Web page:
Another benefit from the pyramid of tiers is the ability to measure the currency of data at the time of recovery as it relates to the event. We call this, "Recovery Point Objective, or RPO." In essence,the RPO defines the data an organization does not need in the event of a disaster.
Tier 0 - No Offsite Data
Tier 0 is defined by the lack of a disaster backup and recovery strategy. Data is not sent offsite, and there is no alternate site identified. There is no disaster recovery capability and any type of recovery will be accomplished by using local backups. Businesses at this level usually use some type of incremental backup or physical volume backup method. However, backup copies are stored locally to prevent destruction in event of a disaster.
Tier 1 - Pickup Truck Access Method (PTAM)
Tier 1 represents those businesses with a contingency plan where data is backed up and sent to an offsite location for recovery. Tier 1 is characterized by the manual transporting of backup data offsite (informally known as the Pickup Truck Access Method or PTAM) and the use of a "cold site," as an alternate site. A cold site usually is a structure that may contain raised floor space as well as adequate power, cooling, heating and water facilities. If a disaster occurs, the businesses must then obtain necessary data processing equipment and have it installed at the cold site.
The Tier 1 solution has relatively low cost, but it is cumbersome to manage and the recovery time (RTO) is quite long. "Standard Availability," and most likely something much lower, would be achieved at this level.
The data backup technique would possibly involve a physical volume dump process, a logical data set or application backup process. The backup medium would probably be tape, which can be removed from the backup site and manually transported to an alternate location for storage.
Tier 2 - Pickup Truck Access Method + "Hot Site"
Tier 2 is essentially Tier 1, with hot site capability. A hot site is an alternate site with data processing equipment that can adequately accommodate the installation's critical workloads. The PTAM access method is used to transport the backup data to an intermediate location for storage until a disaster is declared. At this time, the backup data would then be transported to the hot site and restored.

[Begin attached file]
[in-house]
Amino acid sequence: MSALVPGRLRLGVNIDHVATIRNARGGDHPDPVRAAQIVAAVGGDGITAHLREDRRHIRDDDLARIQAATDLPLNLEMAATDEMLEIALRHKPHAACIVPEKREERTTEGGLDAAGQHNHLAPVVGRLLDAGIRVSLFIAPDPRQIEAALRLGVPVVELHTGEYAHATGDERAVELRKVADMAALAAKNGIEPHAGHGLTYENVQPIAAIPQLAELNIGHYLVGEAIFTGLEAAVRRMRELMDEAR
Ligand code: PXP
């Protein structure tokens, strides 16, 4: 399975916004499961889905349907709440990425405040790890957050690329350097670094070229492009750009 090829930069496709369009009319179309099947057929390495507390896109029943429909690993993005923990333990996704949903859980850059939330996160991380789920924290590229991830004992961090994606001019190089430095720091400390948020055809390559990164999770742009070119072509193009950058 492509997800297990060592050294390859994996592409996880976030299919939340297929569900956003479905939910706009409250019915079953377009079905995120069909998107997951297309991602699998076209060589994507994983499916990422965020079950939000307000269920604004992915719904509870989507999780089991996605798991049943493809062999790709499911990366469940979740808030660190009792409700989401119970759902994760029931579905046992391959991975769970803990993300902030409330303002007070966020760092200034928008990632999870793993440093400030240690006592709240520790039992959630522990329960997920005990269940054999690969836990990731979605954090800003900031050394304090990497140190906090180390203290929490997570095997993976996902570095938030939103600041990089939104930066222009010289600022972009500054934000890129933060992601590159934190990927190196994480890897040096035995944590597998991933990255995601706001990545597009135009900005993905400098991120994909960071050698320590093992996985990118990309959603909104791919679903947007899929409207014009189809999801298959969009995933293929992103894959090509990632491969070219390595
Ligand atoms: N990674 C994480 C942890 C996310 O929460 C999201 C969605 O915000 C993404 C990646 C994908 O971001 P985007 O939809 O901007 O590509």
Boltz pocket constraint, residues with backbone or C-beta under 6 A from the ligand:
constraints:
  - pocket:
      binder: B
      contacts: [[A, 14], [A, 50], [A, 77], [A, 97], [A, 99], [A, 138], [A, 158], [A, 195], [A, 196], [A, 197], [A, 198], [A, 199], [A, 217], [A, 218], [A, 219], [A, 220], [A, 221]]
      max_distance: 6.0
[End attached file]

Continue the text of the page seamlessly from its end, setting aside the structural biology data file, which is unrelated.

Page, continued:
Tier 2 level usually involves a point-in-time backup of critical data, again using a physical volume process, logical data set or application-level backup. Companies should expect to achieve recovery of operations within the 24-hour window of High Availability in most environments with a well-planned, continually maintained and thoroughly tested Tier 2 implementation. Standard Availability should be expected otherwise, including the few environments where the physical transport of data requires most of the 24-hour window for High Availability.
Tier 3 - Electronic Vaulting
Tier 3 replaces the Pickup Truck Access Method with Electronic Vaulting. The data is backed up, and the output is electronically transmitted to an intermediate location or to a hot site for storage. A number of vendors supply electronic vaulting. This may consist of stand-alone tape drives that receive and write data to removable tapes, which may be stored in racks or bins. Alternatively, the electronic vault may be an automated tape library, virtual tape library or direct access storage device.
Data backup usually is performed with a logical backup process and staged to direct access, or to tape prior to transmission. Off-site data may be tracked by software that manages off-site data or manually tracked.
The Tier 3 solution usually results in Standard or High Data Availability depending on data transmission speeds and amount of critical data that must be restored. Companies are more likely to achieve High Availability if the electronic vault is located at the alternate site or connected to the alternate site through channels capable of long distance connectivity and high band width.
The amount of data loss, the Recovery Point Objective (RPO) for Tier 3, can range from one day's worth to just a few minutes worth of data. One day's worth of data is the maximum exposure usually associated with electronic journaling. The reason for this is that if more than one day's data is at risk, the most cost effective method of backup is to physically ship the data on tape to the vault. With a more aggressive approach to electronic vaulting, the RPO can be reduced down to a few minutes. This would require that data be sent offsite several times a day, immediately applied to disk and available to the application.
Tier 4 - Active Recovery Site
A Tier 4 solution involves two active sites, each capable of taking over the other's workload in the event of a disaster. Both sites should have enough idle processing power to restore data from the other site and to accommodate the excess workload in the event of a disaster. The two sites should be physically removed from each other and should be at greater than campus-wide if they are to handle regional disasters, such as floods or hurricanes.